2) In the Beginning... was the Command Line - Neal Stephenson (Jan 1 - Jan 28 or so)
After starting this book New Year's Day, moving stuff has finally calmed down enough for me to finish it. It's a contemplative, somewhat witty, and rather short history of the consumer computer industry, and specifically of the conflicts between Microsoft, Apple, and open-source operating systems, largely told from a cultural viewpoint (with a smattering of his personal recollections). Unfortunately, having been written in 1999, it feels a bit dated now, but much of the text is still relevant. Specifically, it also includes some musings on OS interfaces - specifically, the "evolution" from command lines to GUIs (whence the title of the work) - which spoke to me strongly, considering my current computer setup at work: a Linux box and a Windows laptop with connected desktops, effectively resulting in my field of vision being split in half between a GUI and a collection of windowed command lines.
Anyway, I enjoyed it, but given that it's 8 years old now, I probably would have gotten bored with it were it any longer.
3) Have Space Suit, Will Travel - Robert Heinlein (Feb 5)
This one was recommended to me by Sora as a quick read - it's one of Heinlein's juvenile stories. And indeed, it was a lot of fun, but very short - I read it in a day, and I was working for part of that day too. It's not terribly profound, either - though it tries to make some points about humanity in the closing chapters, they're not the core of the book, and they largely comprise a gentle reminder that humanity has come a long way but has a long way to go.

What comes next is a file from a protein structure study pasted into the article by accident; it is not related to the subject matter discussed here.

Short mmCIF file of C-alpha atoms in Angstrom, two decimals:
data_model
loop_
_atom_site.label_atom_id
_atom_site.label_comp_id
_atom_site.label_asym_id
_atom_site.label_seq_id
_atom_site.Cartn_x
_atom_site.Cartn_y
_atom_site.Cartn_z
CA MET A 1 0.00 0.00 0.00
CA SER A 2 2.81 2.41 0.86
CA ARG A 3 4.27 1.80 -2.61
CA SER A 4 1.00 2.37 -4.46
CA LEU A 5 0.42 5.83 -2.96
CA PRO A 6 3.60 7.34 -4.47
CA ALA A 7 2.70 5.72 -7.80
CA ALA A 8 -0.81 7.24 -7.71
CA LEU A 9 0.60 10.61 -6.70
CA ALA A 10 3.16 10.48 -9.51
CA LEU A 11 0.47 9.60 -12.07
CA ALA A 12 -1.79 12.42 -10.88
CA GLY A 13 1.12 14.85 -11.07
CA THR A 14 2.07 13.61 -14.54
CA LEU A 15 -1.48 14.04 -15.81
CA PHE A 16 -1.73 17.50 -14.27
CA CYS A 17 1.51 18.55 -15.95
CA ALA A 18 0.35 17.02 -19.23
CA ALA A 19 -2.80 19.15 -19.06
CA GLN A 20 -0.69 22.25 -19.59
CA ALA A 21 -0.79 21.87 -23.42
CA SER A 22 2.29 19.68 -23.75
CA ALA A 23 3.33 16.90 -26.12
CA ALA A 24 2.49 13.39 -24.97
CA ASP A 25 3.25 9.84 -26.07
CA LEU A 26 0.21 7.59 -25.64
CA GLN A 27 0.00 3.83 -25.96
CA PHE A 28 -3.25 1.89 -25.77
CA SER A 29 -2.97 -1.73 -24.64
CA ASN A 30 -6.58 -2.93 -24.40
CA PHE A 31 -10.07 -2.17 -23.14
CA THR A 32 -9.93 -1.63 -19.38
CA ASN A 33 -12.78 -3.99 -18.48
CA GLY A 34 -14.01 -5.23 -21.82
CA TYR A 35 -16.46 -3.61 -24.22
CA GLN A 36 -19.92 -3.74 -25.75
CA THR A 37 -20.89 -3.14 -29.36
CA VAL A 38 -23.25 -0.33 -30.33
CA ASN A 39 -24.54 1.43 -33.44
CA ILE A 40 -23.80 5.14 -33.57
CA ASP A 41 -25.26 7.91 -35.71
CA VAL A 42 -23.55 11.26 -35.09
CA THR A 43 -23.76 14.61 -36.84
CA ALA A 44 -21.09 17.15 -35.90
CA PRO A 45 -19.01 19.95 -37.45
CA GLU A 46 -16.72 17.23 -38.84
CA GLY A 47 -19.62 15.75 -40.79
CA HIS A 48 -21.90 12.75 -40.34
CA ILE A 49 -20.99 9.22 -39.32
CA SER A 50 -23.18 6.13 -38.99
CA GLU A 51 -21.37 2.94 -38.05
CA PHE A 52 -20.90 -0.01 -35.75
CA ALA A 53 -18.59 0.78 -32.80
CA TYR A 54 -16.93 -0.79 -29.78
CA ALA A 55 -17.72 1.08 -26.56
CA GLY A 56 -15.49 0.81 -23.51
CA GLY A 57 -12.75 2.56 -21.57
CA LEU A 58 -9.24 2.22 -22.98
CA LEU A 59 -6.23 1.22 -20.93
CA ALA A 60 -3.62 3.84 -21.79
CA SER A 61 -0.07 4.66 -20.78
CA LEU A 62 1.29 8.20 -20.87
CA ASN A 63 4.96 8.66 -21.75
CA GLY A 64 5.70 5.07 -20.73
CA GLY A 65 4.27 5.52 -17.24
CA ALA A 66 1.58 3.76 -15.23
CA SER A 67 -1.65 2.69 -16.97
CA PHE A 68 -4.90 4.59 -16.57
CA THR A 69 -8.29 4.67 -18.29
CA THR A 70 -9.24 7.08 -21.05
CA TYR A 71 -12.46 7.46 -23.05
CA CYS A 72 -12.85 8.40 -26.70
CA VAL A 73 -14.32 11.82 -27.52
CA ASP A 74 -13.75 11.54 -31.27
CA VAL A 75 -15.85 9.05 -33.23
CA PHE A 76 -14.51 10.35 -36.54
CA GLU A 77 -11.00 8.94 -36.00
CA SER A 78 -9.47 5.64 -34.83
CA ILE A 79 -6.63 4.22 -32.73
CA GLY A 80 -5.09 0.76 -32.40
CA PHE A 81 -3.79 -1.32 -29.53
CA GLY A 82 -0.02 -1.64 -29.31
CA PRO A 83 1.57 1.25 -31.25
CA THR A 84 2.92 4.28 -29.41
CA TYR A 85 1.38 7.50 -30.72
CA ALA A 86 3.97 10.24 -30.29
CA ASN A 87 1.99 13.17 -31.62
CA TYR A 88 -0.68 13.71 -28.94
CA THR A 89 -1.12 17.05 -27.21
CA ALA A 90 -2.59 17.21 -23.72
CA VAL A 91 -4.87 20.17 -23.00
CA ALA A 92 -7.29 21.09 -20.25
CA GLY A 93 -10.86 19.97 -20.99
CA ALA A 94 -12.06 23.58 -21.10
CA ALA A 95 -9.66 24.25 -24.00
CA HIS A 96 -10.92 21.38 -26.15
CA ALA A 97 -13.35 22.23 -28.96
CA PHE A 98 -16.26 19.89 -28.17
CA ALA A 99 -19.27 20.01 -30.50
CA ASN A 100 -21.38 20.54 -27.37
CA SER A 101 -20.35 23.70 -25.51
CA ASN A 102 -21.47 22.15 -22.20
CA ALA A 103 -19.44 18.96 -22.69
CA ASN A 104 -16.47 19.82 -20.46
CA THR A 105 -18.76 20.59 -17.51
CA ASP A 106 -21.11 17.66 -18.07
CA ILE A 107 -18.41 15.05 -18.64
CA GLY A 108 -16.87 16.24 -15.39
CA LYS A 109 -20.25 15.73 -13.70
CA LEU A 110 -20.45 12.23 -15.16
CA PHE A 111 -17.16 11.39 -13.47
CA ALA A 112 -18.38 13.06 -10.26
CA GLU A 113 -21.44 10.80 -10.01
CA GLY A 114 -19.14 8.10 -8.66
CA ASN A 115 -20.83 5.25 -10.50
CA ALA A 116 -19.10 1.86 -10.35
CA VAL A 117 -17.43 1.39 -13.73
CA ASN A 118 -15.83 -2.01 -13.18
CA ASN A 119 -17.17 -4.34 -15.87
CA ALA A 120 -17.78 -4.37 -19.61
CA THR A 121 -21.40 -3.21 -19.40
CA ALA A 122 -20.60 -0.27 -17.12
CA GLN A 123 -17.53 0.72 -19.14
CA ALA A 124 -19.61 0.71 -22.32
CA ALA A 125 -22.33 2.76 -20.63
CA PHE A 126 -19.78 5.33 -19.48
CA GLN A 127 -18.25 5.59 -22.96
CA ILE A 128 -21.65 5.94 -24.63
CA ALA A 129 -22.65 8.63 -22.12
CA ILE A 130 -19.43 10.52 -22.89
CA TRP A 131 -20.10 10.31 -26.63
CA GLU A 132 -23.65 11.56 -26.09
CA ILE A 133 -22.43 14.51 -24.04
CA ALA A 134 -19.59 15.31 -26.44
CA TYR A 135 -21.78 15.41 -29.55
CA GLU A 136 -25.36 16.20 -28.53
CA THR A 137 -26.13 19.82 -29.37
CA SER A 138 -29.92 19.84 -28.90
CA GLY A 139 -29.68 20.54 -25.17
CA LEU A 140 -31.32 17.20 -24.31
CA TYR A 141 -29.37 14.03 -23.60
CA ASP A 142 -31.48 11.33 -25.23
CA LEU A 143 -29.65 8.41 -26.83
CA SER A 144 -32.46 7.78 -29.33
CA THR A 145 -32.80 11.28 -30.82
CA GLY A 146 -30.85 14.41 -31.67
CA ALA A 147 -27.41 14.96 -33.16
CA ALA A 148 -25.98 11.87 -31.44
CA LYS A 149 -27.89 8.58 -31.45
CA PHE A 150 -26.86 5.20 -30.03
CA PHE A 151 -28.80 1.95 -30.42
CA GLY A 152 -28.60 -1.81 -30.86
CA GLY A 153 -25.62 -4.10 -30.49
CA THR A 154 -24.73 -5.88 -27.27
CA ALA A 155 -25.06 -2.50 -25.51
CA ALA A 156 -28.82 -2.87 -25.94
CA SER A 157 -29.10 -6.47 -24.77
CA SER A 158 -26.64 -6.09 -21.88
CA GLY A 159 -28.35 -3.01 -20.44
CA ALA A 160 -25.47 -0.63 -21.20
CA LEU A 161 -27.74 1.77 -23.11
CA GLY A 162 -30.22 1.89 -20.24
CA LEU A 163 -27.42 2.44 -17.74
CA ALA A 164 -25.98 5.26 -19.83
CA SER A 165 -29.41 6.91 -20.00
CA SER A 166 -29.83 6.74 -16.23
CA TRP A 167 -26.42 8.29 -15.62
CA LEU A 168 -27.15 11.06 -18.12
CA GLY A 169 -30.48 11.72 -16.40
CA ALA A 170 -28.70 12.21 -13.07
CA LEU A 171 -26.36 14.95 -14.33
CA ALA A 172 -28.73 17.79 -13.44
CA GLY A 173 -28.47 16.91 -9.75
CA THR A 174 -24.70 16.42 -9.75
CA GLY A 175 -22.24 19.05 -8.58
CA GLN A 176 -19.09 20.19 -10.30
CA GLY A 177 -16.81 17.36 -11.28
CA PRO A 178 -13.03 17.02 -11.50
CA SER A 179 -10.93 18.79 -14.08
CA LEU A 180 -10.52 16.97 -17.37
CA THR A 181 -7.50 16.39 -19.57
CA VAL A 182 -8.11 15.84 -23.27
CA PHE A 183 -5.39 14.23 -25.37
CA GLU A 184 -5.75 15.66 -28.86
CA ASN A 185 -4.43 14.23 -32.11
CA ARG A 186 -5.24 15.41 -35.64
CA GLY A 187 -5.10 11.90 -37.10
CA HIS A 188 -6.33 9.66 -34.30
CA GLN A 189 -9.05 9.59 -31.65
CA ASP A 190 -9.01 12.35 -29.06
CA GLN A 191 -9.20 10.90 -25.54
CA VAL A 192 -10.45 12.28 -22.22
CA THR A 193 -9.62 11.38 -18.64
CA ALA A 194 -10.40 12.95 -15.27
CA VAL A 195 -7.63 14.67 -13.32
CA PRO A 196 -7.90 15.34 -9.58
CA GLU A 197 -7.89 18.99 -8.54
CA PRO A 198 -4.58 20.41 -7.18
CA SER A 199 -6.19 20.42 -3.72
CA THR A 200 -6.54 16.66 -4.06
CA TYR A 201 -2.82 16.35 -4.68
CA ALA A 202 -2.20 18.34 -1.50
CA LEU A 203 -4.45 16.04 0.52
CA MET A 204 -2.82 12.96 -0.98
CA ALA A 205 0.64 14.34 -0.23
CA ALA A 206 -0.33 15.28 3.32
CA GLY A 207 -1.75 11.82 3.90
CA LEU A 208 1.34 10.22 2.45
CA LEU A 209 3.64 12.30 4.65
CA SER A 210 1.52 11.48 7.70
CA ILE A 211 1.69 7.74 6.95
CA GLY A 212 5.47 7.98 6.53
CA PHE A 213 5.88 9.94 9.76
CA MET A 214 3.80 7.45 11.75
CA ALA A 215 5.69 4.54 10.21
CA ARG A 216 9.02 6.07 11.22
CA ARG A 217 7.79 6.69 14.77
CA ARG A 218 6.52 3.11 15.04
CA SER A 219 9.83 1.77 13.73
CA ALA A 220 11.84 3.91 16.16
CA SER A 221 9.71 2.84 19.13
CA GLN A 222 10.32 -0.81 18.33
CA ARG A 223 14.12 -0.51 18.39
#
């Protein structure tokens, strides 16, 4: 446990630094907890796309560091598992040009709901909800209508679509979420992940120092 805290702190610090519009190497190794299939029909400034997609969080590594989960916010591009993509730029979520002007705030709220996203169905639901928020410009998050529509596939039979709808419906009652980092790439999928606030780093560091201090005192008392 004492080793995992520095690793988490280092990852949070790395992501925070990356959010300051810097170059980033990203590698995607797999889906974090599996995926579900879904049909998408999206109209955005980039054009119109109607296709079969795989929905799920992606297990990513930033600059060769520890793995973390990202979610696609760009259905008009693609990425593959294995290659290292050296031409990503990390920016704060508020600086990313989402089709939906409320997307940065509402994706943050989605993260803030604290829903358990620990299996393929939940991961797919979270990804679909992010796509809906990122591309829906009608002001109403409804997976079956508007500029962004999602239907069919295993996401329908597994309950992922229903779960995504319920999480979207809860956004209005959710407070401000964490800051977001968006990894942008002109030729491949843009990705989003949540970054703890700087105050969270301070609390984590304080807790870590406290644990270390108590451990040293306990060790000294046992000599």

The basic premise of the book is a Midwestern teenager - one of Heinlein's prototypical self-taught whiz-kids, sort of a cross between a Horatio Alger hero and a less whiny Luke Skywalker - wins a Real Space Suit in a contest, spends months making it actually space-worthy as a hobby, and is testing it out when he gets picked up by a spaceship. The rest is, well, a Heinlein juvenile: pulpy, full of action and situations that the hero improbably manages to handle, but a fun ride nevertheless. If it were a movie, it'd be the sort of thing that you shovel down popcorn while watching... not necessarily the shut-your-brain-off sort of summer blockbuster, but still something you don't want to spend too much time thinking about, if only because it's not supposed to be digested at that level.
Sora says her father read it (and other Heinlein books) to her as bedtime stories (which explains a lot about her, and says a lot about her father), and, well, I can see myself doing the same someday. And I was willing to devour this book in a day, which is probably the best endorsement I can give.